It’s been said that it takes 10,000 hours of practice to master a skill. While we’re sure that being great at piano, speaking fluent French or beatboxing like Biz Markie are all great things to master, none of those skills taste as good during the 9,999 hours of practice in becoming a master in the kitchen. You also learn so much along the way, from seasoning correctly and chopping onions without chopping off your finger to properly poaching an egg, that by the time you get to even 3,000 hours of practice, you’re probably a better cook than most of your friends.
As two ladies who are both somewhere along the way to the 10,000 hours, we wanted to impart upon you some of our favorite ingredients to have on hand in the kitchen. Get familiar with these kitchen staples to take your food from tasting like 1,000 hours to that coveted 10,000.
All Truffle Everything
Photo by Mountain Mama Cooks
We’ve been screaming about truffles and the oils and salts they come in for a while now — and with good reason. Using truffle olive oil, salt or cheese in place of their plain counterparts adds a flavor to your dishes that you just can’t get anywhere else and adds a sophisticated, restaurant-quality taste to even the most-basic dishes. Roast vegetables in a drizzle of truffle olive oil (pictured), mix truffle salt with soft butter and use when frying eggs or grate truffle cheese to finish off a bowl of pasta.
Whole-Grain Dijon Mustard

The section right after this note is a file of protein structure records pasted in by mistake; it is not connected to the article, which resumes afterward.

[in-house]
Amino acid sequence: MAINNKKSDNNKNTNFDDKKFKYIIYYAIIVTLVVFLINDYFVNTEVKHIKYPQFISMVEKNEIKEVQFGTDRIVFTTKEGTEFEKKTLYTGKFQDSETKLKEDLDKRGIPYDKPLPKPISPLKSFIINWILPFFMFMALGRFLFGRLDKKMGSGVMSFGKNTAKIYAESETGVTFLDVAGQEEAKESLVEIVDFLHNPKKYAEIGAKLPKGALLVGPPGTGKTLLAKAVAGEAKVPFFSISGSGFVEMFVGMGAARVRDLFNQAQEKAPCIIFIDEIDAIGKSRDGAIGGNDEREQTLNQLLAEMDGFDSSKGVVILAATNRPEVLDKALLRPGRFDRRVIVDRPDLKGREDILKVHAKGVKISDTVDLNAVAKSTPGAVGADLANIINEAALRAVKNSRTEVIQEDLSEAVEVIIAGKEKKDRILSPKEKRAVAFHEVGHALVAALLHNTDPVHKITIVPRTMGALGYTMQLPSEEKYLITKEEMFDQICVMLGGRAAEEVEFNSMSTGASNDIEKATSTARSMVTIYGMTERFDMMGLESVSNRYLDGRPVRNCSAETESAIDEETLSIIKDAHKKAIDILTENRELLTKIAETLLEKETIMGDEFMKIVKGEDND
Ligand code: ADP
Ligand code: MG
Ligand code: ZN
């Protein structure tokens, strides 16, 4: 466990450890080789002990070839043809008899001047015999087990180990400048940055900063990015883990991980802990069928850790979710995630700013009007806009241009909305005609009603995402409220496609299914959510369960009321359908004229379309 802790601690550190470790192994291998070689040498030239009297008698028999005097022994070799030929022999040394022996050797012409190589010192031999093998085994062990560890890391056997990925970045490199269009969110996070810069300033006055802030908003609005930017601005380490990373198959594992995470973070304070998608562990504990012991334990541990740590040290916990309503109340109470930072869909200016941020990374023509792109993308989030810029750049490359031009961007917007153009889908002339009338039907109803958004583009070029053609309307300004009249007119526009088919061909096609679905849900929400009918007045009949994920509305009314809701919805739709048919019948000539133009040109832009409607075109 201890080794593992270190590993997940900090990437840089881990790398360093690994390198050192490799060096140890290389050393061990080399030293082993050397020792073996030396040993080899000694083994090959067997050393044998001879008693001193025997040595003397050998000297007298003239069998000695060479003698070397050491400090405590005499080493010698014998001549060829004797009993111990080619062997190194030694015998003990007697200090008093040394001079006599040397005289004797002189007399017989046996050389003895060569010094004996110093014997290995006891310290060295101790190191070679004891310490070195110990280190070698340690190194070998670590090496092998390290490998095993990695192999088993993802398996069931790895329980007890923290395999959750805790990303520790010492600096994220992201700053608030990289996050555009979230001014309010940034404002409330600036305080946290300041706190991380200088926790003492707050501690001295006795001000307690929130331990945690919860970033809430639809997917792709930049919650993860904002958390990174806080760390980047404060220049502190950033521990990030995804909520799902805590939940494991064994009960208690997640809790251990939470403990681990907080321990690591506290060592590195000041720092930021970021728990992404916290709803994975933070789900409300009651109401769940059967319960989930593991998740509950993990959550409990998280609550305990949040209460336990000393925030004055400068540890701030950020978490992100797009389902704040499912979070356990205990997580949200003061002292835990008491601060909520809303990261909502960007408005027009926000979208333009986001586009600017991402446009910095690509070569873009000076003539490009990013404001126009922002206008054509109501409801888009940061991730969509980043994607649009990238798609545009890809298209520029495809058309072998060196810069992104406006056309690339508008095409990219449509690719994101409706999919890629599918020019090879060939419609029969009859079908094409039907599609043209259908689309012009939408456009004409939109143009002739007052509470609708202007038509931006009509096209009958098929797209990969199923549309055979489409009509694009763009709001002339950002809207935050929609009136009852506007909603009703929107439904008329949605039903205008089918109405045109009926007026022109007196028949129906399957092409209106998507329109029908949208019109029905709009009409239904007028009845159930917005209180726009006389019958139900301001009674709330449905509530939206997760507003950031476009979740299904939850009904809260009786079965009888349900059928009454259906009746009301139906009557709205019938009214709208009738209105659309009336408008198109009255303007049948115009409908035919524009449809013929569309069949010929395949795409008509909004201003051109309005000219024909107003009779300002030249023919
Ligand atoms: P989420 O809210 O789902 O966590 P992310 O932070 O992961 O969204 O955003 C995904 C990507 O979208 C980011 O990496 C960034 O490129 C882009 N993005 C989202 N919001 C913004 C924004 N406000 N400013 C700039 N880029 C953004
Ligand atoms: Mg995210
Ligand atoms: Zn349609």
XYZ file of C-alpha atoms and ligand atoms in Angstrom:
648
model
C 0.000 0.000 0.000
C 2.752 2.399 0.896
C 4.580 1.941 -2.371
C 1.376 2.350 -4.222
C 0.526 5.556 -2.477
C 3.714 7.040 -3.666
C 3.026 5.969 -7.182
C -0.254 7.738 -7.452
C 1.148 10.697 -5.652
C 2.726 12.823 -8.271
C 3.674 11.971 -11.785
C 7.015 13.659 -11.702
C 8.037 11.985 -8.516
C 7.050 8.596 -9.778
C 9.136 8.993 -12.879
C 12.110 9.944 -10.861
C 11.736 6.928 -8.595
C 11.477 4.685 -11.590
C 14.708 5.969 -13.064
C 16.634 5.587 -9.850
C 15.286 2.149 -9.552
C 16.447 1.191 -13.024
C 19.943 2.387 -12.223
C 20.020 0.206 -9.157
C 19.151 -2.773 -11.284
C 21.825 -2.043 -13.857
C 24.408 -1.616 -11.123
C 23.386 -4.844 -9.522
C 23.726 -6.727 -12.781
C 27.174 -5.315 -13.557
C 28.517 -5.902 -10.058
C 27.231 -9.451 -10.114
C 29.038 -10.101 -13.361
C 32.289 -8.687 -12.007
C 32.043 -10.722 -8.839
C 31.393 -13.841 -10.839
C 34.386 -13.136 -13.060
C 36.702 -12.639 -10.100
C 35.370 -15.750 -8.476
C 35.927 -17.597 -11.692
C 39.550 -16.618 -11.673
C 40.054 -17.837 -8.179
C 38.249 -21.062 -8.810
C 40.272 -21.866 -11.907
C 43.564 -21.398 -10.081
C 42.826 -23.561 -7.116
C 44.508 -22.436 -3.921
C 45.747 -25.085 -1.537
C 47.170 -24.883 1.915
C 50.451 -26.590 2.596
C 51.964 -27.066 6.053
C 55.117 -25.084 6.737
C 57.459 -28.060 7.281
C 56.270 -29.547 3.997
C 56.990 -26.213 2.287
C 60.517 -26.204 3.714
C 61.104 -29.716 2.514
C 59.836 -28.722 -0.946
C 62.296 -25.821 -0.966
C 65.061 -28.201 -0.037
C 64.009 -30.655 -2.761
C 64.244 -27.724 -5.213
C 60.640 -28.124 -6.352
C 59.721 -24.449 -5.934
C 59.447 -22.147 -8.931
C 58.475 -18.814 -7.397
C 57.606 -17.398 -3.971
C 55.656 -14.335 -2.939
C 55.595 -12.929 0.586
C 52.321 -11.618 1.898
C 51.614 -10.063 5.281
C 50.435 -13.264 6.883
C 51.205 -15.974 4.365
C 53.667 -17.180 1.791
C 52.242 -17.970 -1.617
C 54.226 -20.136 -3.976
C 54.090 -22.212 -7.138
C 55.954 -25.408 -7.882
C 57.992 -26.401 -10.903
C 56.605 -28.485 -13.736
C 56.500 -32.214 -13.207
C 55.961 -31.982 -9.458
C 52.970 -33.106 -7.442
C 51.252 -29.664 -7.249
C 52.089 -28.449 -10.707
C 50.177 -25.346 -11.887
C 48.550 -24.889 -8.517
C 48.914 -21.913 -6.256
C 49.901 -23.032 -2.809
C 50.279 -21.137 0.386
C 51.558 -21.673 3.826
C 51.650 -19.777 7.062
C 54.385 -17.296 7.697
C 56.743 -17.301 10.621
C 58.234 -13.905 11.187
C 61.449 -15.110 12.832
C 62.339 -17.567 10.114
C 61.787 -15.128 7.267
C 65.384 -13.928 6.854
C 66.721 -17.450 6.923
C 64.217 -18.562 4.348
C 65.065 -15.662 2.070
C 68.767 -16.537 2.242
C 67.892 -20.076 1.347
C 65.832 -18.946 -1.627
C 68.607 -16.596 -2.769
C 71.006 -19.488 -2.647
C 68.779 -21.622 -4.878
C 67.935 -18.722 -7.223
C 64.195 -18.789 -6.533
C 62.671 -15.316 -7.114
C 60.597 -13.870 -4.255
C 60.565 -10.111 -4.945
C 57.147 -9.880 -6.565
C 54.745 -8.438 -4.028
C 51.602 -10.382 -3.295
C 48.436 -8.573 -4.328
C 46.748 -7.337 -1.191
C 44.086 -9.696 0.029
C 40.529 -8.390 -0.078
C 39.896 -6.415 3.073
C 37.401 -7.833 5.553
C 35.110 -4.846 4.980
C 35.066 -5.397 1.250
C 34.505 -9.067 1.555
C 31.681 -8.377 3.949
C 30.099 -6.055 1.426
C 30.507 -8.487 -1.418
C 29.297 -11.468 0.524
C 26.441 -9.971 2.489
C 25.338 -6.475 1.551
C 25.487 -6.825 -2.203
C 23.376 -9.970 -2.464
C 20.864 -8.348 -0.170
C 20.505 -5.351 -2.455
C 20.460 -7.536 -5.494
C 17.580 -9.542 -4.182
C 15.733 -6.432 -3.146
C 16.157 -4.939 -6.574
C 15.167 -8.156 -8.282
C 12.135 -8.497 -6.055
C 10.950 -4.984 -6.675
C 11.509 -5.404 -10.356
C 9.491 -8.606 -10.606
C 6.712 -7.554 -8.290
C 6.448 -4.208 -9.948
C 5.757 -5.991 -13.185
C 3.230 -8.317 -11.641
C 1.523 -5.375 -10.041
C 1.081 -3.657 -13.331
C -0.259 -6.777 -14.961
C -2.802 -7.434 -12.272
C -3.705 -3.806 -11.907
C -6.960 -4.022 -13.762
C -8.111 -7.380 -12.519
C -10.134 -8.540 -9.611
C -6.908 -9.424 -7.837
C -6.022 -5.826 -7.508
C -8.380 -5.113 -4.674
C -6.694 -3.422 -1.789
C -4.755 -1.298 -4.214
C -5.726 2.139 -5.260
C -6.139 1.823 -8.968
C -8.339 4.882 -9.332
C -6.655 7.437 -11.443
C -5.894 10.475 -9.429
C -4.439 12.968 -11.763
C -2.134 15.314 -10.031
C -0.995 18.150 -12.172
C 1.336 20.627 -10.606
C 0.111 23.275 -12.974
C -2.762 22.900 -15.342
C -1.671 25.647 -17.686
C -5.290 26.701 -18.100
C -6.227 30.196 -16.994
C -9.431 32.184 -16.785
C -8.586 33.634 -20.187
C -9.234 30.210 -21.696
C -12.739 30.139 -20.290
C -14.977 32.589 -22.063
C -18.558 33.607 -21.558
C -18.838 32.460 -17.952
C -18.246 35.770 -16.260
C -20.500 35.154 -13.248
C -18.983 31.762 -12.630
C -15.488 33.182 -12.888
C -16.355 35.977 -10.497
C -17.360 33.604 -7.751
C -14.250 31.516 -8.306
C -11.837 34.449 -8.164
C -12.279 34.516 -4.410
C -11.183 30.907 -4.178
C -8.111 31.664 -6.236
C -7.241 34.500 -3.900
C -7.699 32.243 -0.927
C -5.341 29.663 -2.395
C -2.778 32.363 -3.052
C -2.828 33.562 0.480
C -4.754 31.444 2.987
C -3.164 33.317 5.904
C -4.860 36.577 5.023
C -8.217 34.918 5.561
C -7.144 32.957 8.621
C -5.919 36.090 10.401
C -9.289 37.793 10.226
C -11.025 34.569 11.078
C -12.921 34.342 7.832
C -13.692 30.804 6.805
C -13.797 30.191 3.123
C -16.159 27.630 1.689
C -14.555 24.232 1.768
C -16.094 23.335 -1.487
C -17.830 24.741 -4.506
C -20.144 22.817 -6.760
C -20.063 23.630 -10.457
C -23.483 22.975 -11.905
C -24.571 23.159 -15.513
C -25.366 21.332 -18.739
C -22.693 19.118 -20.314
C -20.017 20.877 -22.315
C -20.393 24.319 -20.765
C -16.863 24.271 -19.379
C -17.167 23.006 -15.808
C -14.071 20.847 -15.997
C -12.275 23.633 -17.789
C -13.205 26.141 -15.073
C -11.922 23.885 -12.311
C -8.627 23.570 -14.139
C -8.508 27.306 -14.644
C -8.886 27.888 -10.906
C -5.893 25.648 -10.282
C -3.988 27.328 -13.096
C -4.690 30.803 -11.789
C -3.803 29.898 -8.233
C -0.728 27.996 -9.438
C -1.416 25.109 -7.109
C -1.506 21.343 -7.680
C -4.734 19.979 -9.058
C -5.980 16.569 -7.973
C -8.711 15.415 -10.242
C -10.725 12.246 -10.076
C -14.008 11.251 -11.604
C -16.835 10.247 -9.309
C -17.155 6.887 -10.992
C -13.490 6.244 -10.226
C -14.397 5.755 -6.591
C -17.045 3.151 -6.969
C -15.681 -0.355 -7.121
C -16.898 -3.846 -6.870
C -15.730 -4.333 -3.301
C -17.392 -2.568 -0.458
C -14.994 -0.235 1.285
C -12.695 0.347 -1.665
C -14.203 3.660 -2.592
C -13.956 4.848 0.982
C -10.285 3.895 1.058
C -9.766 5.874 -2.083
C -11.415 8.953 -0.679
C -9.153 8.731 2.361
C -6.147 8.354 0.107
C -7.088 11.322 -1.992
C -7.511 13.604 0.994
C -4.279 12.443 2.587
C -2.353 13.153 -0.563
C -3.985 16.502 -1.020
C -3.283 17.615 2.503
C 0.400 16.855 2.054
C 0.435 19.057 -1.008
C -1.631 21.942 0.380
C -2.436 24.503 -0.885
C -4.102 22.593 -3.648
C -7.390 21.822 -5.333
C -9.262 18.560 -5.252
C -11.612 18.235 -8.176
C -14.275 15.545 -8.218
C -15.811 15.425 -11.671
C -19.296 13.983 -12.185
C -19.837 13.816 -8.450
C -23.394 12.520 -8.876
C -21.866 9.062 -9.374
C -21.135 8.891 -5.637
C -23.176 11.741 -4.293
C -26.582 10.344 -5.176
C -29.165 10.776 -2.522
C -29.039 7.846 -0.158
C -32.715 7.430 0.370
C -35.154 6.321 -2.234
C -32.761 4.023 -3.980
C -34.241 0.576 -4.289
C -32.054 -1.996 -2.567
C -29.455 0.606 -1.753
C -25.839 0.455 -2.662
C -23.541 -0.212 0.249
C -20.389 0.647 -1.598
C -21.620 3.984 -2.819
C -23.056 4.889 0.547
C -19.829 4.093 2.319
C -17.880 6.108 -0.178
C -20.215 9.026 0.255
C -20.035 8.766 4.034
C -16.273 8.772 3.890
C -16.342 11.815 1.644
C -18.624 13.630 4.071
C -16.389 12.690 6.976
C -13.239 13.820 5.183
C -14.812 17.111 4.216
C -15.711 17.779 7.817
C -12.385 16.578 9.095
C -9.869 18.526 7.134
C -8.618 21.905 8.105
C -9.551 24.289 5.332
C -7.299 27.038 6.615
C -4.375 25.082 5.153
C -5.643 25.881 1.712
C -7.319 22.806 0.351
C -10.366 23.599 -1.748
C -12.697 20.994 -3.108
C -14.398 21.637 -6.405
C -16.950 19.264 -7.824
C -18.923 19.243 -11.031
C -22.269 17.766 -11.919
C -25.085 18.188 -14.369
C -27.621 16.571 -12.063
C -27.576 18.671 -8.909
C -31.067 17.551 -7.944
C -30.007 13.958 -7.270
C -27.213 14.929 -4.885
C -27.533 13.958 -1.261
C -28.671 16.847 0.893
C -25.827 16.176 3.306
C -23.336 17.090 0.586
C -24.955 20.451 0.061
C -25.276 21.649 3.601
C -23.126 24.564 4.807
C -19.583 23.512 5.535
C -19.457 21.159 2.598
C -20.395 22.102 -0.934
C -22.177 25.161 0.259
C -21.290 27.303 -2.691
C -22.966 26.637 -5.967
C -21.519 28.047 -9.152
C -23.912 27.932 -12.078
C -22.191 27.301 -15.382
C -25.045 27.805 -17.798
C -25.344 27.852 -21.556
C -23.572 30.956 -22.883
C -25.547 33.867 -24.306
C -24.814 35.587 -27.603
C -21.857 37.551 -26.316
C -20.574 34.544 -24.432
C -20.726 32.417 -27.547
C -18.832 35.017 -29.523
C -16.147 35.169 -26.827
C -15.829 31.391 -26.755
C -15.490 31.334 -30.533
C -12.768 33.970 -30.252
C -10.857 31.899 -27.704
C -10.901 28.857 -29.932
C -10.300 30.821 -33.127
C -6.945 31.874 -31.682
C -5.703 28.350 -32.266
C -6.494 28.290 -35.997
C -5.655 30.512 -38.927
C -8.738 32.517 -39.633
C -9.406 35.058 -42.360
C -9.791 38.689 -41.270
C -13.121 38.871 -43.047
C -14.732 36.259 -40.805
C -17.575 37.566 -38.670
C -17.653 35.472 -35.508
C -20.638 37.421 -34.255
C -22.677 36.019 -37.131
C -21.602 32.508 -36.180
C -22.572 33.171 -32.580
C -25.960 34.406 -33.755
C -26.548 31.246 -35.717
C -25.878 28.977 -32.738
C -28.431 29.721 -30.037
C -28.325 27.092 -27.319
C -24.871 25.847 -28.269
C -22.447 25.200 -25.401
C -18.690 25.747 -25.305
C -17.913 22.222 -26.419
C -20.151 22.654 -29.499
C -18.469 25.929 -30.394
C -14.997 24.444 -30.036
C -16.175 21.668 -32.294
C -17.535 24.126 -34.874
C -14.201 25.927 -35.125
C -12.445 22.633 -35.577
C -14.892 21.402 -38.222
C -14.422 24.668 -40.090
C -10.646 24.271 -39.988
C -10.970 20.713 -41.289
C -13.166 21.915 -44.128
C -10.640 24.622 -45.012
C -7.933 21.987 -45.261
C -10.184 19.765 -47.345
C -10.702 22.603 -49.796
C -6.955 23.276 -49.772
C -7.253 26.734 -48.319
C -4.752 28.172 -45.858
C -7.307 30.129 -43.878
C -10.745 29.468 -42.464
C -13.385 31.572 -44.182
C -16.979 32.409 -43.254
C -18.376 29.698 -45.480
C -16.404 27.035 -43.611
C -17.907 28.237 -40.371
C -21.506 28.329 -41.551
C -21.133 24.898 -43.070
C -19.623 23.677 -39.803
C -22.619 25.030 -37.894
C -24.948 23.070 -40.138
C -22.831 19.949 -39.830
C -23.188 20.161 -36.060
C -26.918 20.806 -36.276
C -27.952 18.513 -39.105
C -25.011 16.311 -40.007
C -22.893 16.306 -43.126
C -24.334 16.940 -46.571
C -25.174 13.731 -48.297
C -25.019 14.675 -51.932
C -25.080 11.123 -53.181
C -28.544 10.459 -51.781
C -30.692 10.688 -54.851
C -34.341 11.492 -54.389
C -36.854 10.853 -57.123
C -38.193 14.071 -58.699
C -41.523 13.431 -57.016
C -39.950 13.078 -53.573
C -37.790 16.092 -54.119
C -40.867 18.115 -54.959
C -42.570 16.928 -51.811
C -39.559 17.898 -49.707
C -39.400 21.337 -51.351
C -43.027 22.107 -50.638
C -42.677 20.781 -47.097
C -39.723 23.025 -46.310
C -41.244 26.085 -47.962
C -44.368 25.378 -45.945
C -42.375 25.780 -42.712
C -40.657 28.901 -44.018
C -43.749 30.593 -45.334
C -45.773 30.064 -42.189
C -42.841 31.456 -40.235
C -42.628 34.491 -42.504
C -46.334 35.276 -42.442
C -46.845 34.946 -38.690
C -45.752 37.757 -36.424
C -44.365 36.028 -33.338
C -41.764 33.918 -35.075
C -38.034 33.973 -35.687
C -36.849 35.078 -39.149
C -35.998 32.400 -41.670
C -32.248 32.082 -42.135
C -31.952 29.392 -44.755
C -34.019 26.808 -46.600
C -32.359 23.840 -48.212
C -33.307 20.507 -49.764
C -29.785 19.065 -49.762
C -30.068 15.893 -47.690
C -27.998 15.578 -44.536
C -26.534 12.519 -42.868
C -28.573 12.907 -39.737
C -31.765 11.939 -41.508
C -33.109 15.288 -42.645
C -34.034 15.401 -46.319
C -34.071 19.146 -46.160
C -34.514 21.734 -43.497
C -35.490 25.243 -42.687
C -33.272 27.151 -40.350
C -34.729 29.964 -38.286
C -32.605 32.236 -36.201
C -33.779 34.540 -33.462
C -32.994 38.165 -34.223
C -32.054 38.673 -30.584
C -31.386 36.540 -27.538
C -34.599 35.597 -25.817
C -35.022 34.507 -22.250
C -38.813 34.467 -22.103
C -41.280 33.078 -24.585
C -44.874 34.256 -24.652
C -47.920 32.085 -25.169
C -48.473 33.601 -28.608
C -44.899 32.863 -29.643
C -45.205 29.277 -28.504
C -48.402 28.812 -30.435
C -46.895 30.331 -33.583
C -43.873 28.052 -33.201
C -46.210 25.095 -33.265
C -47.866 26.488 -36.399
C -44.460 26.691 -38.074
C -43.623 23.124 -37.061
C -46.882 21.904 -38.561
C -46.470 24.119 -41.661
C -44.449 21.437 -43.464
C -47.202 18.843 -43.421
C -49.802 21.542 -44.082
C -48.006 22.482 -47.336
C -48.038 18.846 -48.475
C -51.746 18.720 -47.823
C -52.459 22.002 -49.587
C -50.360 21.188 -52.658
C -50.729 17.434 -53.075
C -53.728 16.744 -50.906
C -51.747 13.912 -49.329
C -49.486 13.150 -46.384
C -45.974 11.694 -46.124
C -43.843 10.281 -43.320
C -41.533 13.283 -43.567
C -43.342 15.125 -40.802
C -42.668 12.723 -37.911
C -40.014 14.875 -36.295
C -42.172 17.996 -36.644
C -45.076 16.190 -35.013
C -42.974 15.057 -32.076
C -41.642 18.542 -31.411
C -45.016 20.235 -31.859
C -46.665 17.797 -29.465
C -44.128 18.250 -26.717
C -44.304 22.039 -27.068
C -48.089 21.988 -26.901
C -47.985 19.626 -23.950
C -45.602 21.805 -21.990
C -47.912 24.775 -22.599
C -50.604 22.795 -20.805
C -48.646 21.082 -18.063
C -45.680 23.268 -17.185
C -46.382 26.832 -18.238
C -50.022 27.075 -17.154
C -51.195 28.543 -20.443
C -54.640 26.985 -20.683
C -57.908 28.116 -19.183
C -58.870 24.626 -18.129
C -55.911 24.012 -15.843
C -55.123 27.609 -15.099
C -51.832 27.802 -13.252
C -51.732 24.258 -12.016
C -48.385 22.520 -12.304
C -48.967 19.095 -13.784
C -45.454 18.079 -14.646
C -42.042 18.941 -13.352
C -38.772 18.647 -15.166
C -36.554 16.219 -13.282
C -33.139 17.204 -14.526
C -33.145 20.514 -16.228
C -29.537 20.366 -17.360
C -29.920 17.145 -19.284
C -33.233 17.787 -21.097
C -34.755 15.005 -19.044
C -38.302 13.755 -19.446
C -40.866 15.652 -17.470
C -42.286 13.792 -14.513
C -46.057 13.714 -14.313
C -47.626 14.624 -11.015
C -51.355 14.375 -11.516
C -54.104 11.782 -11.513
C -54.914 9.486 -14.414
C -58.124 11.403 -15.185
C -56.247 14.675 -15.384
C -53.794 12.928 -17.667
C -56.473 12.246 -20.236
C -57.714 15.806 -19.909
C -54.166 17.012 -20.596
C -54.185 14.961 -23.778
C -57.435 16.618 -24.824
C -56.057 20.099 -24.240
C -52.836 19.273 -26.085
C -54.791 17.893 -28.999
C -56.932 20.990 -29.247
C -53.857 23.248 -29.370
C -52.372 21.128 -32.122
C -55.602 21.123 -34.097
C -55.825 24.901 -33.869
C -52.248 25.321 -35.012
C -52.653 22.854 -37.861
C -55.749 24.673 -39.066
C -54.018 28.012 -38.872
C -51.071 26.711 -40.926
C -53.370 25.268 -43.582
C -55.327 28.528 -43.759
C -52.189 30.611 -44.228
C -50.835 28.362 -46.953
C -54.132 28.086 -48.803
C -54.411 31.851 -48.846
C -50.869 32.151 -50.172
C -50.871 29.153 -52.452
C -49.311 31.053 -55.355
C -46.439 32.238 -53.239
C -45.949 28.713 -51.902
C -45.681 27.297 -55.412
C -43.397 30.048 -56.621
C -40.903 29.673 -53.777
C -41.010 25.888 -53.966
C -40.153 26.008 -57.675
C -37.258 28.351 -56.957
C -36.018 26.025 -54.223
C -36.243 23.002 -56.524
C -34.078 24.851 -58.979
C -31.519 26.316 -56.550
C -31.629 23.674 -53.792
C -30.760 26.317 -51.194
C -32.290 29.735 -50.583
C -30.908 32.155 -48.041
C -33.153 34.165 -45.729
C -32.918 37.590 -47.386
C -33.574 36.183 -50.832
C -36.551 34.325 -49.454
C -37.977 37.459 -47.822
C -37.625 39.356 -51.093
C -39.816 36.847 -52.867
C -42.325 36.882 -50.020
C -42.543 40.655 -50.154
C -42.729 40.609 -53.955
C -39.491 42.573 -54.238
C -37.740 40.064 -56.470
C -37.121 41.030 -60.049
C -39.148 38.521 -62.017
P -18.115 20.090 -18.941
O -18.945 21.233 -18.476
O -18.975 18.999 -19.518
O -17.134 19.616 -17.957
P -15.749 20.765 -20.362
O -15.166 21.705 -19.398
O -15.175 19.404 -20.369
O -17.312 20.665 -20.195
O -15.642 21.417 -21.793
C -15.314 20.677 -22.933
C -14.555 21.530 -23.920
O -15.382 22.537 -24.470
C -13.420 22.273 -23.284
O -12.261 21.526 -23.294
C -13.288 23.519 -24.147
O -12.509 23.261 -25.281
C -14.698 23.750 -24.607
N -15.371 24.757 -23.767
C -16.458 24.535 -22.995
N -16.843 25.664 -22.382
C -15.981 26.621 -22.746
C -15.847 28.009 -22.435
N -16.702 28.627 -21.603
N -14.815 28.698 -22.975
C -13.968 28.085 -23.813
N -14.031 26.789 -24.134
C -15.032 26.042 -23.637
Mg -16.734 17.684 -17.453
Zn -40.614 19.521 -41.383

Photo by My Homespun Home
Add a tablespoon of tasty whole-grain mustard to a homemade salad dressing, toss vegetables in it before roasting in the oven or add it to mashed potatoes for another layer of flavor. It’s a cheap, classy way to add bold flavors to simple dishes and it’s also simple to make at home.
As much as we’d like to make fresh chicken stock or broth on a regular basis, the reality of our schedules — not to mention kitchen and fridge space — doesn’t make it possible. We do, however, make sure to always have a couple of boxes of low-sodium chicken stock or broth on hand to splash into sauces, deglaze a pan or use in place of water when cooking grains and rice for a flavor profile you just can’t find anywhere else.
Photo by Divine Caroline
Georgia has a type-A confession: Fresh herbs stress her out. So much so that she sometimes won’t make a recipe that calls for them. This is silly, of course, because fresh herbs add so much more brightness to a dish than dried ones, but the thought of using one or two stems from a packet of herbs, then the rest going bad in the fridge, is enough to keep her away. This is why we’ve decided to start planting fresh herbs indoors. Neither of our tiny apartments is equipped with private outdoor space, so a window box will have to suffice for our fresh herb needs. Here’s a great list of what and how to grow indoors.